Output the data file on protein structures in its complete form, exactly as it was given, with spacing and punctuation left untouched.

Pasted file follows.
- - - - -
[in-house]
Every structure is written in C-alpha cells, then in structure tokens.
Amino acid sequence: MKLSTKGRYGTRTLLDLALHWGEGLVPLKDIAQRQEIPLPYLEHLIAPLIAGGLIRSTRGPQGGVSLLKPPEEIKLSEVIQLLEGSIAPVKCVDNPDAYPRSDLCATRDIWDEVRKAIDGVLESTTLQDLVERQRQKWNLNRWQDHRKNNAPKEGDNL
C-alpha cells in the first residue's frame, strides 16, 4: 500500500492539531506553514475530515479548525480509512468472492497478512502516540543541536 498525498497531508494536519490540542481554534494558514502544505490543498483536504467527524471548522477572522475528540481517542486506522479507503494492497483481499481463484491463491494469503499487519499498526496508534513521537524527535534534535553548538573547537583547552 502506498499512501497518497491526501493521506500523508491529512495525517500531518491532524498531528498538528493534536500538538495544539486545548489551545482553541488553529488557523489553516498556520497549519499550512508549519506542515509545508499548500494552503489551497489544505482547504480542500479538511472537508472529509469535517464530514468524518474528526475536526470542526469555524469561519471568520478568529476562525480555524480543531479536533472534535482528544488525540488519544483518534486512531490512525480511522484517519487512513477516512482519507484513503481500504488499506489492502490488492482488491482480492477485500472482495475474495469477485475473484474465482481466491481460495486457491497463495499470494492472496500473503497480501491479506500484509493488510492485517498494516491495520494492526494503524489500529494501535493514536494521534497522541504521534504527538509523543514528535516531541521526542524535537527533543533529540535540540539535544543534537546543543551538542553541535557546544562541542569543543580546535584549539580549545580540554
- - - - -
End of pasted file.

[in-house]
Every structure is written in C-alpha cells, then in structure tokens.
Amino acid sequence: MKLSTKGRYGTRTLLDLALHWGEGLVPLKDIAQRQEIPLPYLEHLIAPLIAGGLIRSTRGPQGGVSLLKPPEEIKLSEVIQLLEGSIAPVKCVDNPDAYPRSDLCATRDIWDEVRKAIDGVLESTTLQDLVERQRQKWNLNRWQDHRKNNAPKEGDNL
C-alpha cells in the first residue's frame, strides 16, 4: 500500500492539531506553514475530515479548525480509512468472492497478512502516540543541536 498525498497531508494536519490540542481554534494558514502544505490543498483536504467527524471548522477572522475528540481517542486506522479507503494492497483481499481463484491463491494469503499487519499498526496508534513521537524527535534534535553548538573547537583547552 502506498499512501497518497491526501493521506500523508491529512495525517500531518491532524498531528498538528493534536500538538495544539486545548489551545482553541488553529488557523489553516498556520497549519499550512508549519506542515509545508499548500494552503489551497489544505482547504480542500479538511472537508472529509469535517464530514468524518474528526475536526470542526469555524469561519471568520478568529476562525480555524480543531479536533472534535482528544488525540488519544483518534486512531490512525480511522484517519487512513477516512482519507484513503481500504488499506489492502490488492482488491482480492477485500472482495475474495469477485475473484474465482481466491481460495486457491497463495499470494492472496500473503497480501491479506500484509493488510492485517498494516491495520494492526494503524489500529494501535493514536494521534497522541504521534504527538509523543514528535516531541521526542524535537527533543533529540535540540539535544543534537546543543551538542553541535557546544562541542569543543580546535584549539580549545580540554